3. The two stars on the Shoreline Bathymetric Map show the locations of ancient village sites where Coast Salish people lived when sea level was lower. The remains of intricate fish traps are further evidence that people at these sites lived at an ancient coastline and survived on a diet of fish. Given your knowledge of the changing sea level from the graph above, estimate the age of these archeological sites.

Reflection Questions

  1. What happens when a wave approaches shore and why?
  2. Considering coastal sediment transport (erosion and deposition), describe the ideal location to build your dream beach front home.
  3. What is the best method of protecting built structures along the shoreline from wave erosion and why?
  4. What are the seabed and wave characteristics that result in good waves for surfing and why?


Back to EX6

Shoreline Bathymetric Map


Davidson-Arnott, R., Bauer, B., & Houser, C. (2019). Introduction to Coastal Processes and Geomorphology (2nd ed.). Cambridge University Press, New York, NY.

Shackleton, N.J. (1987). Oxygen isotopes, ice volume and sea level. Quaternary Science Reviews, 6(3-4), 183-190.

Media Attributions

  • Figure 23.1: Image by M. Oddo is licensed under a CC BY-NC-SA 4 .0 licence.
  • Figure 23.2: Image by M. Oddo and S. MacKinnon is licensed under a CC BY-NC-SA 4 .0 licence.
  • Figure 23.3: Image by M. Oddo is licensed under a CC BY-NC-SA 4 .0 licence.
  • Figure 23.4: Image by S. MacKinnon and C. Welch is licensed under a CC BY-NC-SA 4 .0 licence.
  • Figure 23.5: Image from Google Earth and used in accordance with Google Earth terms and conditions.
  • Figure 23.6: Image from Google Earth and used in accordance with Google Earth terms and conditions. Adapted by T. Redding.
  • Figure 23.7: Image by T. Redding is licensed under a CC BY-NC-SA 4 .0 licence.

About the Authors

Todd is a Professor in the Department of Geography, Earth and Environmental Science at Okanagan College in Penticton. Todd’s formal education includes a B.Sc. in Geography from the University of Victoria, an M.Sc. in Physical Geography from Simon Fraser University and a Ph.D. in Hydrology from the University of Alberta. Prior to joining Okanagan College, he worked in forest watershed research for the BC Ministry of Forests and in watershed extension with FORREX. Todd has conducted research and taught about a wide range of topics including soils, snow, streams, surficial geology, terrain stability, weather and climate and terrestrial ecosystems. In his off time, Todd spends time with his family skiing, mountain biking and hiking across our beautiful BC landscapes.

Saoirse (who went by Stuart during the creation of the first two versions of this lab manual and up to 2023) is a neurodivergent transgender woman, and proud member of the 2SLGBTQIA+ community. Saoirse is an educational program design professional who is currently the Lab Program Manager for the Department of Earth, Environmental and Geographic Sciences at UBC’s Okanagan Campus. Within this role, Saoirse is responsible for the laboratory curriculum and instruction of first year physical geography and earth and environmental science courses. She holds a B.Sc. in earth and environmental science and a B.Ed. in secondary science education from UBC’s Campus, along with a M.Sc. in geography and a graduate certificate in learning and teaching in higher education from the University of Victoria. Saoirse is a certified secondary school teacher who taught middle and high school math and science in both British Columbia and Alberta prior to joining UBC in her current role. During her spare time, Saoirse is outside with her family exploring the wonders that BC has to offer and sharing her passion for the planet Earth with her child. In developing curriculum, she focuses on experiential learning and the integration of as much field-based learning as is feasible. Saoirse coordinated the development of this lab manual and is grateful for the phenomenal group of dedicated educators that came together on short notice to make this all happen.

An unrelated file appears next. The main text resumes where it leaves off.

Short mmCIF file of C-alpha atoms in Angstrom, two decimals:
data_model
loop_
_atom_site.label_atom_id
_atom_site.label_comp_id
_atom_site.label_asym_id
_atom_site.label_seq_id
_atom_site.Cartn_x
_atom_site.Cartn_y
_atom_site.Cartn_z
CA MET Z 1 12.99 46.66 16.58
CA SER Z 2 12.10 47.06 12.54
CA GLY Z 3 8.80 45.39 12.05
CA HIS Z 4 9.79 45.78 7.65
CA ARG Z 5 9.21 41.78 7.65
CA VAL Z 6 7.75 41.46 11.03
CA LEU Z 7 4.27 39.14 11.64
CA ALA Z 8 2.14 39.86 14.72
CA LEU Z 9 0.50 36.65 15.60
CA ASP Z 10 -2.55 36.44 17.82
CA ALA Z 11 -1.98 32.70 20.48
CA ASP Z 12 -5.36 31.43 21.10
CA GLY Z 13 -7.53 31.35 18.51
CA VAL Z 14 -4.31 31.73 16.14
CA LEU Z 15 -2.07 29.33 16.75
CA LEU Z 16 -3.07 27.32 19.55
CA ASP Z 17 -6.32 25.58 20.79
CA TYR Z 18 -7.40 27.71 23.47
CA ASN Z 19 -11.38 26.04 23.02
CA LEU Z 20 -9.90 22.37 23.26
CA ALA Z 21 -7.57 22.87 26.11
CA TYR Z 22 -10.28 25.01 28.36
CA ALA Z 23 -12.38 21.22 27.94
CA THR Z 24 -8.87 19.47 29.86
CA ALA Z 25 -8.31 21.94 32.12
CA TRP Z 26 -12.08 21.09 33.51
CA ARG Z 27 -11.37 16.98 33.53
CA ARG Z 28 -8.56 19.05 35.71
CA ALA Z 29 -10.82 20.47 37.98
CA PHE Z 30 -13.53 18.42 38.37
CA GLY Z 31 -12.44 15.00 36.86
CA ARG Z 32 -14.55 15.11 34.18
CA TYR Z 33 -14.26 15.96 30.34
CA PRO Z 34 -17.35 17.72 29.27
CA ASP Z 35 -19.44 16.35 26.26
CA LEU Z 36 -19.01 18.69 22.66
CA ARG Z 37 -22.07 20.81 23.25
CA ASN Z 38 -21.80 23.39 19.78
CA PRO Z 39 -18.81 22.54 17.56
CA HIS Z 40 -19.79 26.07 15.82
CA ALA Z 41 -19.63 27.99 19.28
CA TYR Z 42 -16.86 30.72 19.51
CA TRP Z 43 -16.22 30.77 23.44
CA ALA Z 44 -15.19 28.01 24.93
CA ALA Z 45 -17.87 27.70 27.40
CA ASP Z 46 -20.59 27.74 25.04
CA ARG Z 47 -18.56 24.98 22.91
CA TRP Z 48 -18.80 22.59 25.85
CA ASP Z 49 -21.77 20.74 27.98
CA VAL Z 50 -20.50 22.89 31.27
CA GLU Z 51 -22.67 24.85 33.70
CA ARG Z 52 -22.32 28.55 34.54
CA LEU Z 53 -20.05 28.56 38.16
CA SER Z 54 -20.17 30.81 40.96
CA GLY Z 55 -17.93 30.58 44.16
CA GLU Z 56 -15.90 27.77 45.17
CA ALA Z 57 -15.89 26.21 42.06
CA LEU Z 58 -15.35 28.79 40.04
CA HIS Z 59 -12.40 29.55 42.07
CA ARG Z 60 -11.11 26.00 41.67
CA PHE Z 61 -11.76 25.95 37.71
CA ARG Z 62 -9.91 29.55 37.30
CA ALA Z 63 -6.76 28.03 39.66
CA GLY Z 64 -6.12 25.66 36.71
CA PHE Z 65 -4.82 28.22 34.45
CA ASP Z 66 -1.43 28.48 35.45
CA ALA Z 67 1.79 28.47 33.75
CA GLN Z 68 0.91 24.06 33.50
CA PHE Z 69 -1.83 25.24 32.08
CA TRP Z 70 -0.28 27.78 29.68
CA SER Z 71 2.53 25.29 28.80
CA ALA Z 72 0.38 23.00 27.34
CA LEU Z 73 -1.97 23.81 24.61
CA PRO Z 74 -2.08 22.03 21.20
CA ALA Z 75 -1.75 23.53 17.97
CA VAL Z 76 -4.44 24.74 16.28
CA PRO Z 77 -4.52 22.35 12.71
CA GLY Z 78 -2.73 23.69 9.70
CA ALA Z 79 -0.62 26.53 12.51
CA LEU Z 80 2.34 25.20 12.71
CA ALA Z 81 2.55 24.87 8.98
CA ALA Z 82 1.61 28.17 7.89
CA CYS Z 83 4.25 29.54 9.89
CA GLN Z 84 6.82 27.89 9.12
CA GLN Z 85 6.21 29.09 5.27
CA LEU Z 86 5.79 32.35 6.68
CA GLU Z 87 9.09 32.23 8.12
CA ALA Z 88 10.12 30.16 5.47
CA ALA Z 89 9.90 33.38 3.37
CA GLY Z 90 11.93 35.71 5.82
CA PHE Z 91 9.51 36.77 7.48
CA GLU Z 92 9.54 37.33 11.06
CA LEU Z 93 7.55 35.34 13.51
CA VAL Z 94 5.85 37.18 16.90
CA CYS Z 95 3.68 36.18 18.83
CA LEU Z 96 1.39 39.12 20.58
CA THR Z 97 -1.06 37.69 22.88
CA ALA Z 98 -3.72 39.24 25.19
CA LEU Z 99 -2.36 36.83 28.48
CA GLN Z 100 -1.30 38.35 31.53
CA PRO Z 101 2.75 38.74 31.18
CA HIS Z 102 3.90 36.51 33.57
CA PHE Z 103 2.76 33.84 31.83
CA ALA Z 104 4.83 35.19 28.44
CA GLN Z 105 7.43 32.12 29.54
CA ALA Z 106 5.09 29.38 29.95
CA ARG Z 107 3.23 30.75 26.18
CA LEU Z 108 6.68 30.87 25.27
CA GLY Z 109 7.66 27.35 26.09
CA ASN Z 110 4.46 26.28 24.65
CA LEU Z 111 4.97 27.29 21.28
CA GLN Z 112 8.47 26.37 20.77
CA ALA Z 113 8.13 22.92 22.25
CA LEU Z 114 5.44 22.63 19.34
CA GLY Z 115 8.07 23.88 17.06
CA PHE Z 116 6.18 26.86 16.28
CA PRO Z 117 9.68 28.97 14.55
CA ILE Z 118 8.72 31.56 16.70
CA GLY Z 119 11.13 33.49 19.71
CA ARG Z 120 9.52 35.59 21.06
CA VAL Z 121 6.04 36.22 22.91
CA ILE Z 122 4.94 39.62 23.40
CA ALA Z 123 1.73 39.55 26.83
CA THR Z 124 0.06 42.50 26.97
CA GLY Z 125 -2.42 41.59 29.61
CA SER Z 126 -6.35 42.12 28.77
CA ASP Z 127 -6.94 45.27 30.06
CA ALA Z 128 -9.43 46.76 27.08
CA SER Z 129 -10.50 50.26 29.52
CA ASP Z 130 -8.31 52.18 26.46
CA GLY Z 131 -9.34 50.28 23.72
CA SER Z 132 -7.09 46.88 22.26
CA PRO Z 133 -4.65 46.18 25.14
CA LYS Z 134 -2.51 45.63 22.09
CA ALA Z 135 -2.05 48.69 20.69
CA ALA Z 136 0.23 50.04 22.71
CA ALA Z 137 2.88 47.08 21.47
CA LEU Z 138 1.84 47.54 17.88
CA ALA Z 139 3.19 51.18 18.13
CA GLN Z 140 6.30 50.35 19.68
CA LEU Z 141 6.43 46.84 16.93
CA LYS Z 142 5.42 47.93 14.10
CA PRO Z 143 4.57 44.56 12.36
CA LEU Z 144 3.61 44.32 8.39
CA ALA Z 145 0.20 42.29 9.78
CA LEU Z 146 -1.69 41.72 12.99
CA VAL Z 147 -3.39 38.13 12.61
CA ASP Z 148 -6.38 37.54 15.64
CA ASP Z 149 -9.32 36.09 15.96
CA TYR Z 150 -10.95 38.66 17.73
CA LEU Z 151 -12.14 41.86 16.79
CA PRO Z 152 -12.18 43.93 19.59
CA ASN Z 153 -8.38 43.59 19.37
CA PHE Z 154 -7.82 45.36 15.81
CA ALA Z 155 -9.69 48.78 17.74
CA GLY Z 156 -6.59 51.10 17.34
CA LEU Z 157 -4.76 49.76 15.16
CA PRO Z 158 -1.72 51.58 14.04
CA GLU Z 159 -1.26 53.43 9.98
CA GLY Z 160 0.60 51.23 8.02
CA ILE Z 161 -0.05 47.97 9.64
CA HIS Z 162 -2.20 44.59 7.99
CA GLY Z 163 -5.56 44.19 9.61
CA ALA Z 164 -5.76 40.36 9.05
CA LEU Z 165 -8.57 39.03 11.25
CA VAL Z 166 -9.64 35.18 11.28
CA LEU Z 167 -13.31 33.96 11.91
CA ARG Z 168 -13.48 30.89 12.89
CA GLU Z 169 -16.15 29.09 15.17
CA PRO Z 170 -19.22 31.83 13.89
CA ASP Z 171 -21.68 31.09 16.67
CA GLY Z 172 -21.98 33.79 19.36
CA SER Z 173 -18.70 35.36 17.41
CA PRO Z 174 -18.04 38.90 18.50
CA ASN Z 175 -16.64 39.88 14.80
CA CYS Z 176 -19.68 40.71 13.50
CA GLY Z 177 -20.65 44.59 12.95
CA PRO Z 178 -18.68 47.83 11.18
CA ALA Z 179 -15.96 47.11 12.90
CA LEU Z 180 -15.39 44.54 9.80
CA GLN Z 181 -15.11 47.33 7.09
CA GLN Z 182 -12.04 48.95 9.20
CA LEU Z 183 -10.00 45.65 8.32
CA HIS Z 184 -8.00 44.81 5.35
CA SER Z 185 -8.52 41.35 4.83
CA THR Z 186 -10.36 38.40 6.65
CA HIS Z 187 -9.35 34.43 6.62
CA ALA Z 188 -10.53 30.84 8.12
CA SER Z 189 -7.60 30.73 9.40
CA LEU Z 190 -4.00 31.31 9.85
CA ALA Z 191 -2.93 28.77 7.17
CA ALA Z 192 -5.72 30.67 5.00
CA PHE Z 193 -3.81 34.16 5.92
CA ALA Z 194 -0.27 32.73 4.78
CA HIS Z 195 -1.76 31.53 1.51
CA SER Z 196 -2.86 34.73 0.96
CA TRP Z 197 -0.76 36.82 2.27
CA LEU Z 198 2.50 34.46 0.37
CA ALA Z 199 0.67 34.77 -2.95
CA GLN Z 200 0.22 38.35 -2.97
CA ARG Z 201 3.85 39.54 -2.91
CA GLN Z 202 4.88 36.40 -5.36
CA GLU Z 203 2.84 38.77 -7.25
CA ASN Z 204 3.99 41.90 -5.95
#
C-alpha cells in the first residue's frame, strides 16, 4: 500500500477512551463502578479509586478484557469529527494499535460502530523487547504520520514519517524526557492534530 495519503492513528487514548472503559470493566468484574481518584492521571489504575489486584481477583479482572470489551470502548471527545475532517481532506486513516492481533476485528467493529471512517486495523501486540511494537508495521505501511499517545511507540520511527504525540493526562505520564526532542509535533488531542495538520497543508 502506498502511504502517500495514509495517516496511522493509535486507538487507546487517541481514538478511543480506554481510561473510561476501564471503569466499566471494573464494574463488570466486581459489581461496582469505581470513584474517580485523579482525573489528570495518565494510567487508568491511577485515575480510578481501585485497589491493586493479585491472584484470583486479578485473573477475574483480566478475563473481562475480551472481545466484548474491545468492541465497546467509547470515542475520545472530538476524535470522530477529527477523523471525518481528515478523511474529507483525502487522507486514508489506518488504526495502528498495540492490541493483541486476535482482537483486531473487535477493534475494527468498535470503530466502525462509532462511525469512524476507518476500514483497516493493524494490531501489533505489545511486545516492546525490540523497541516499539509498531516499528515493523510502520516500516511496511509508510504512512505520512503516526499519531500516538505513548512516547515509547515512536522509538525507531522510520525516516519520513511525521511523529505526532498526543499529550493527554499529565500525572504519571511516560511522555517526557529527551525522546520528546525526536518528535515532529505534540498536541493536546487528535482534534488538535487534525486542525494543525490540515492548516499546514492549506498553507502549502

Fes holds a B.A. in Geography from Simon Fraser University, a M.Sc. in Geography from the University of Alberta with a thesis on snowpack behavior and avalanche activity in the Rocky Mountains, and a Ph.D. in Geography from the University of Waterloo with a thesis on the effect of widespread snow avalanching on snowmelt processes in the Punjab Himalaya of Khyber Pakhtunkhwa Province, Pakistan. Since 1989, Fes has taught at Okanagan College, Okanagan University College and, since 2005, UBC’s Okanagan campus. He retired from UBCO’s Department of Earth, Environmental and Geographic Sciences in June of 2020. Fes has spent his career doing field work on a variety of hydrologic and geomorphic research problems in the Punjab Himalaya, Rockies and Cascade Mountains of western Canada, New Zealand’s Southern Alps, Swiss Alps, and Australia’s Snowy Mountains. Since 2001, he has also worked with the Cook Islands Meteorological Service on tropical cyclone and storm surge hazards in that small South Pacific nation. Over the past 35 years, Fes has taught a wide variety of undergraduate courses in Physical Geography and Natural Hazards, with a focus on mountain environments and experiential field learning.


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Laboratory Manual for Introduction to Physical Geography - Second Edition Copyright © 2021 by Todd Redding; Saoirse MacKinnon; and Fes de Scally is licensed under a Creative Commons Attribution-NonCommercial-ShareAlike 4.0 International License, except where otherwise noted.